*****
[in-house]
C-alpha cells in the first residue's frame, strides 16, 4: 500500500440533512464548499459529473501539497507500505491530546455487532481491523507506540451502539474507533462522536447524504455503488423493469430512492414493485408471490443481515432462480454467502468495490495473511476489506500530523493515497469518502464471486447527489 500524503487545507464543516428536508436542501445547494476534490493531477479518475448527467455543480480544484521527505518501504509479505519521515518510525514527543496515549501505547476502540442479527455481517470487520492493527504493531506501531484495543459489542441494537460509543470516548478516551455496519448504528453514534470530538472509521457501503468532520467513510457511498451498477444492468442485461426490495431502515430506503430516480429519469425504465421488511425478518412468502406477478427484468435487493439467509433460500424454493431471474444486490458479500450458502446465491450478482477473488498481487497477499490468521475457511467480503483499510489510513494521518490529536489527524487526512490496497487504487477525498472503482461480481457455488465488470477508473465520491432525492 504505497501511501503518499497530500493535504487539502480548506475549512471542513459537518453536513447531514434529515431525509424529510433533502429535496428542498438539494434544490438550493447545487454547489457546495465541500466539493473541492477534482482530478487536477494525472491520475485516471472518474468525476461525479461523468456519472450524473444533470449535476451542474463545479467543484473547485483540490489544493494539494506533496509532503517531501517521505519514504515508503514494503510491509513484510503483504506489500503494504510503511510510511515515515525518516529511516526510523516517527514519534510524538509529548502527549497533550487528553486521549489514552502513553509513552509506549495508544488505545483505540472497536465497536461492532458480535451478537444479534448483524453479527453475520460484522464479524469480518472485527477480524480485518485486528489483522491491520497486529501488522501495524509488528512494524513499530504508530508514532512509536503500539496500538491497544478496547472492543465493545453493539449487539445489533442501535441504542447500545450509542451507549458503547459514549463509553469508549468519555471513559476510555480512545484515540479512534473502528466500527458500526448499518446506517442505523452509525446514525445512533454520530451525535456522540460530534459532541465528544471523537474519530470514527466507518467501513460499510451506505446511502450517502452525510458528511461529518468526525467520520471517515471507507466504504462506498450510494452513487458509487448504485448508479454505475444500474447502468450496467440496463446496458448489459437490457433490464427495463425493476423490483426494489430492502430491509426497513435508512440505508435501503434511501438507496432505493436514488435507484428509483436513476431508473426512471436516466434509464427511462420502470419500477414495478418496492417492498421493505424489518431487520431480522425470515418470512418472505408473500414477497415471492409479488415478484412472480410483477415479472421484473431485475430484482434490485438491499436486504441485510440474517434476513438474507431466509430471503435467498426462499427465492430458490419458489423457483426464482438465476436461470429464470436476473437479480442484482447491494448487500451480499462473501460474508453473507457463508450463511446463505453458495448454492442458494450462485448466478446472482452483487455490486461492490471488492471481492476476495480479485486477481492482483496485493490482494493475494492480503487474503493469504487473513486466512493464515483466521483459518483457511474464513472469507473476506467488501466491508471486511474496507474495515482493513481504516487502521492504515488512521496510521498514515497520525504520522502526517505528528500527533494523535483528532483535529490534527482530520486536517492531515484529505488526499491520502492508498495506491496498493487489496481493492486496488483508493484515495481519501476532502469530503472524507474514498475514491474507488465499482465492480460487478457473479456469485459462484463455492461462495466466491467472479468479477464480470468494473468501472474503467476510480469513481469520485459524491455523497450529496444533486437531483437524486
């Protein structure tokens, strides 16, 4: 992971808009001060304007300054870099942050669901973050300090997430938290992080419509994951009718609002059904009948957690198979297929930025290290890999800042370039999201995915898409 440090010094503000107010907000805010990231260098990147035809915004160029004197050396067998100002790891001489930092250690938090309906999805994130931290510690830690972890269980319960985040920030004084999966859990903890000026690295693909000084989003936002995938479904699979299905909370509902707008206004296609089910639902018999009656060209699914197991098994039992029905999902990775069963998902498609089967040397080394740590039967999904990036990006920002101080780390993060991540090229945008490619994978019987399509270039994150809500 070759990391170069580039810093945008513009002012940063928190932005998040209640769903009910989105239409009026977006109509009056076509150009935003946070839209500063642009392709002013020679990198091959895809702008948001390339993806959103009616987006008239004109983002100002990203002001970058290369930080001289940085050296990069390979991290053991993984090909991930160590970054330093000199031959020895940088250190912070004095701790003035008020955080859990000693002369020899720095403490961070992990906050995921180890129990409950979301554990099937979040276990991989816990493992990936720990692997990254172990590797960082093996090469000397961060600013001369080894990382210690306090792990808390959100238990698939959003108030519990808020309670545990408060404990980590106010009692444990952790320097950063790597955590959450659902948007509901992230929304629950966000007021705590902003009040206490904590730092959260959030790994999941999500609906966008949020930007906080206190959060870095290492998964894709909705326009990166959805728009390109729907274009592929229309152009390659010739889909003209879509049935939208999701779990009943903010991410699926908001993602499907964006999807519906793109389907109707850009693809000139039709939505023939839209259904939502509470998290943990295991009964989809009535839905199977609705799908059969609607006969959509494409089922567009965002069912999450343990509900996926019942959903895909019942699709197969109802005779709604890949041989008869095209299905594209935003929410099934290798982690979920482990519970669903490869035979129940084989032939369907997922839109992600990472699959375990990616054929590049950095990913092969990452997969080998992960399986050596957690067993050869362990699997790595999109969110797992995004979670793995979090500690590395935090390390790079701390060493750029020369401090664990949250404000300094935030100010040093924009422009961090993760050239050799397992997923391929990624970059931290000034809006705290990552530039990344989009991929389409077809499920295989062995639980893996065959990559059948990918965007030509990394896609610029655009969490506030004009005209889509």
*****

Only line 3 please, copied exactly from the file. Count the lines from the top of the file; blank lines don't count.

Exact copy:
């Protein structure tokens, strides 16, 4: 992971808009001060304007300054870099942050669901973050300090997430938290992080419509994951009718609002059904009948957690198979297929930025290290890999800042370039999201995915898409 440090010094503000107010907000805010990231260098990147035809915004160029004197050396067998100002790891001489930092250690938090309906999805994130931290510690830690972890269980319960985040920030004084999966859990903890000026690295693909000084989003936002995938479904699979299905909370509902707008206004296609089910639902018999009656060209699914197991098994039992029905999902990775069963998902498609089967040397080394740590039967999904990036990006920002101080780390993060991540090229945008490619994978019987399509270039994150809500 070759990391170069580039810093945008513009002012940063928190932005998040209640769903009910989105239409009026977006109509009056076509150009935003946070839209500063642009392709002013020679990198091959895809702008948001390339993806959103009616987006008239004109983002100002990203002001970058290369930080001289940085050296990069390979991290053991993984090909991930160590970054330093000199031959020895940088250190912070004095701790003035008020955080859990000693002369020899720095403490961070992990906050995921180890129990409950979301554990099937979040276990991989816990493992990936720990692997990254172990590797960082093996090469000397961060600013001369080894990382210690306090792990808390959100238990698939959003108030519990808020309670545990408060404990980590106010009692444990952790320097950063790597955590959450659902948007509901992230929304629950966000007021705590902003009040206490904590730092959260959030790994999941999500609906966008949020930007906080206190959060870095290492998964894709909705326009990166959805728009390109729907274009592929229309152009390659010739889909003209879509049935939208999701779990009943903010991410699926908001993602499907964006999807519906793109389907109707850009693809000139039709939505023939839209259904939502509470998290943990295991009964989809009535839905199977609705799908059969609607006969959509494409089922567009965002069912999450343990509900996926019942959903895909019942699709197969109802005779709604890949041989008869095209299905594209935003929410099934290798982690979920482990519970669903490869035979129940084989032939369907997922839109992600990472699959375990990616054929590049950095990913092969990452997969080998992960399986050596957690067993050869362990699997790595999109969110797992995004979670793995979090500690590395935090390390790079701390060493750029020369401090664990949250404000300094935030100010040093924009422009961090993760050239050799397992997923391929990624970059931290000034809006705290990552530039990344989009991929389409077809499920295989062995639980893996065959990559059948990918965007030509990394896609610029655009969490506030004009005209889509």